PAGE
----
Home>News Center>World

Palestinian PM presents resignation, Arafat refuses
Updated: 2004-07-17 22:09

Prime Minister Ahmed Qureia submitted his resignation Saturday to Yasser Arafat, plunging the Palestinian government into crisis, but Arafat rejected it, a top official said.

The resignation came as Qureia and Arafat discussed a shake-up of security forces during a rapidly deteriorating security situation in the Gaza Strip. Six people, including the national police chief and four French charity workers, were briefly kidnapped in Gaza a day earlier.

Saeb Erakat, a Palestinian Cabinet minister, said Qureia told members of the legislative council that he submitted his resignation to Arafat, but that the Palestinian leader refused to accept it.

Palestinian Prime Minister Ahmed Qureia during a meeting of the Palestinian Legislative Council in the West Bank city of Ramallah July 17, 2004. Qureia called the situation in Gaza 'a true disaster' Saturday after leader Yasser Arafat declared a state of emergency in response to a wave a kidnappings. Later in the day Qureia handed over his resignation, which was not accepted by Arafat. Arafat agreed Saturday to consolidate his security forces into three branches, a key international demand for reform, a top aide said. [AP]
Qureia's resignation followed the announcement that Arafat was replacing his national security chief and his national police chief, in addition to consolidating the Palestinian Authority's disparate security forces into three services — a key international demand for reform.

Qureia, also known as Abu Ala, was appointed in September 2003, when the first prime minister of the Palestinian government, Mahmoud Abbas, quit after just four months on the job.

Arafat's rejection of Qureia's resignation left his status uncertain, and it was unclear whether Qureia would continue to lead the government.

The prime minister, one of the main negotiators of the 1993 Oslo peace agreement with Israel that created the Palestinian Authority, proved incapable of asserting his authority over the official security services or over the militant groups which led attacks against Israel in the Palestinian territories and in Israel itself.

Unlike his predecessor, Qureia never met Israeli Prime Minister Ariel Sharon or other top Israeli cabinet officials.

Early Saturday, Arafat's National Security Council declared a state of emergency and sent troops to protect government buildings and officials from militant factions.

There have been several shake-ups of the Palestinian security services since the outbreak of Israeli-Palestinian fighting nearly four years ago, but none lived up to the international community's expectations for reform.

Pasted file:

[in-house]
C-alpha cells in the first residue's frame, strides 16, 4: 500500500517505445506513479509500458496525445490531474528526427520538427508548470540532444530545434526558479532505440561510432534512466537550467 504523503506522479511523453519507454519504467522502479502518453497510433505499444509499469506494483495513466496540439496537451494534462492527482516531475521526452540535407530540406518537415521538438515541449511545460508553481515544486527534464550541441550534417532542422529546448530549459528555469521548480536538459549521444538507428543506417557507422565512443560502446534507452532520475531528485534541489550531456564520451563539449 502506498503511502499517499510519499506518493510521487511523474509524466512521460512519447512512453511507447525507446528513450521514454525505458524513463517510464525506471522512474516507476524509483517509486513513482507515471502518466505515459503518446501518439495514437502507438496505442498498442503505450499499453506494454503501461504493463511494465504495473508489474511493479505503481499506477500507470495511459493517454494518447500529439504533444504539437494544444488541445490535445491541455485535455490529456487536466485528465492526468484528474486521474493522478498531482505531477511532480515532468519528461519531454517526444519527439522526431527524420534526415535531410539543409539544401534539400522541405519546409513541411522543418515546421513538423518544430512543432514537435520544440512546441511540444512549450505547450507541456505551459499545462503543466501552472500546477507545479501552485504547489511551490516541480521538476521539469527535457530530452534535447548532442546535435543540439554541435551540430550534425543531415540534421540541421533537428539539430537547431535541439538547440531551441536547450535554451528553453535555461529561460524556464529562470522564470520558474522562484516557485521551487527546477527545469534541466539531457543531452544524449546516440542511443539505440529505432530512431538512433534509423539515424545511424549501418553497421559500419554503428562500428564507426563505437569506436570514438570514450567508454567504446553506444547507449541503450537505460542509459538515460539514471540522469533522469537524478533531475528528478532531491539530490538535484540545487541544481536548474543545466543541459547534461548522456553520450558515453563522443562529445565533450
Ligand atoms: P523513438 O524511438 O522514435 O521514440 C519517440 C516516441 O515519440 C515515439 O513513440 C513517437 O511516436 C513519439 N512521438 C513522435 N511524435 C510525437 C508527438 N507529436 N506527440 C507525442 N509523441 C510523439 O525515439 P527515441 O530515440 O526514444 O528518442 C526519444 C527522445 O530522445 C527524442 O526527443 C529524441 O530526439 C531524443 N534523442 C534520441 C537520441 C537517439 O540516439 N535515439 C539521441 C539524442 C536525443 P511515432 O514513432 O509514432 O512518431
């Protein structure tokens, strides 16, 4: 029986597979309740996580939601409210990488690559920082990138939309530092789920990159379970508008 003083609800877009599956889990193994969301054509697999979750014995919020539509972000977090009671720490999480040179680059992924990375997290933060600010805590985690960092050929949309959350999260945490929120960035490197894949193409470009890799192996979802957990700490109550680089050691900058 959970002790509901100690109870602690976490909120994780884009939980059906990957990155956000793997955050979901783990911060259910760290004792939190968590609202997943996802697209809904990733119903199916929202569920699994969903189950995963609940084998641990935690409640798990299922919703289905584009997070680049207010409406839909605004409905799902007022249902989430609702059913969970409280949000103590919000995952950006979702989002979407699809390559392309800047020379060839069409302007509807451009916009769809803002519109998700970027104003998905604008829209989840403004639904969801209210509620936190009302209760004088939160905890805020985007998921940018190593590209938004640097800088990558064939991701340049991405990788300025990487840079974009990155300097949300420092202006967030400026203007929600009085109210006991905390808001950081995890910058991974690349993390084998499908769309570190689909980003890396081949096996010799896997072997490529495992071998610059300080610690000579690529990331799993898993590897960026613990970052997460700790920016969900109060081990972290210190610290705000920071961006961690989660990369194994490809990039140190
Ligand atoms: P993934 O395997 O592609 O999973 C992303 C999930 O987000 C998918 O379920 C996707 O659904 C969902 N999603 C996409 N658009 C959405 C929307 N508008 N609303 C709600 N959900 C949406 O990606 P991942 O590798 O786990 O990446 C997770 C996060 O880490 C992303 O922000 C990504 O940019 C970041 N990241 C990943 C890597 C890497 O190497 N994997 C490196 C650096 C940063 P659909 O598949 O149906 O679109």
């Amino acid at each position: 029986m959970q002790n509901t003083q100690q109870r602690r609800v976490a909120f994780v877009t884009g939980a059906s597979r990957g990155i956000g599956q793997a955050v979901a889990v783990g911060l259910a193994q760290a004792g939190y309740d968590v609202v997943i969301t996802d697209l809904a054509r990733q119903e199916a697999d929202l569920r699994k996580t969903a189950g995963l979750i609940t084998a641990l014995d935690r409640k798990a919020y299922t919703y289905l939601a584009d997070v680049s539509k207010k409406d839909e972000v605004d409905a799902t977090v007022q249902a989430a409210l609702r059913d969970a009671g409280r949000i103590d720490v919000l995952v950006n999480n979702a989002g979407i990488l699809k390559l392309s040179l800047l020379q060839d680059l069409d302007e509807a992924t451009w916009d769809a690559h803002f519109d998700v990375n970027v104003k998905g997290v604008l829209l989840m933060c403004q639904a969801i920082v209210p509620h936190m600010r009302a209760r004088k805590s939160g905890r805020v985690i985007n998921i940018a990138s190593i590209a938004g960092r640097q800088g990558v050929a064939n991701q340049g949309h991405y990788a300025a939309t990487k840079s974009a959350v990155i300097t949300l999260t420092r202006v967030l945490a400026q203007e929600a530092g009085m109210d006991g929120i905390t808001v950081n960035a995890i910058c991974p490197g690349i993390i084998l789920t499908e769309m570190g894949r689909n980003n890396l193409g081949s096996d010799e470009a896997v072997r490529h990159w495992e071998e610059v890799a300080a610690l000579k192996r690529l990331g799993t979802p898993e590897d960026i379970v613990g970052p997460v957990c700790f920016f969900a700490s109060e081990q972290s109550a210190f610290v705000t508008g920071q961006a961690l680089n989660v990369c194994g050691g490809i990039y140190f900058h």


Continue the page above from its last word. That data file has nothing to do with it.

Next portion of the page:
However, the latest realignment appeared to be more sweeping than any previous attempt.

The Palestinian government declared an emergency after Police Chief Ghazi Jabali and another senior security officer were seized by militants Friday and later released.

Four French charity workers also were abducted and held for several hours, as militants made an apparent show of force before the announced withdrawal of Israeli forces and thousands of settlers from the Gaza Strip.

"This is a true disaster," Qureia said Saturday outside his offices before meeting Arafat. "This is a level of chaos that we have never seen before."

Egypt and the quartet of international peacemakers — the United States, Russia, the United Nations and the European Union — have been pressing Arafat to bring rival security factions under unified control. More than a dozen security branches now operate in the areas, often fighting each other.

An Egyptian plan specifically called for the streamlining of the services into three branches in Gaza and the West Bank.

Arafat aide Nabil Abu Rdeneh said the security forces would be the national police, public security forces and intelligence.

Mousa Arafat, who has been with his first cousin since the early days of the Palestinian national struggle in 1965, replaced Abdel Razzak Al-Majaideh as national security chief. Al-Majaideh was considered ineffectual.

The Palestinian leader also appointed Saeb al-Ajez as the new police chief for the West Bank and Gaza, replacing Jabali who has been widely accused of corruption.

The chief of intelligence was not immediately named.

  Today's Top News     Top World News

China to wage people's war against porn websites



Six Nobel winners named top science gurus



US delays seeking charges for ex-soldier



China to launch research station in Arctic



Sex slave sights subject of debate



Extreme weather takes toll across nation


  Palestinian PM presents resignation, Arafat refuses
  Singapore's Lee set to take over as PM on Aug 12
  Killers gouge out eyes of Jordanian driver in Iraq
  Iraqi justice minister escapes suicide bomb attack
  US delays seeking charges for ex-soldier
  Parents mourn after Indian school fire kills 90
  Go to Another Section  
  Story Tools  
  Related Stories  
Palestinian gov't in chaos amid abductions
Israelis kill 6 Palestinians in north Gaza clashes
Mediators tell Palestinians to reform or lose aid
  News Talk  
  Will Saddam Hussein get a fair trial?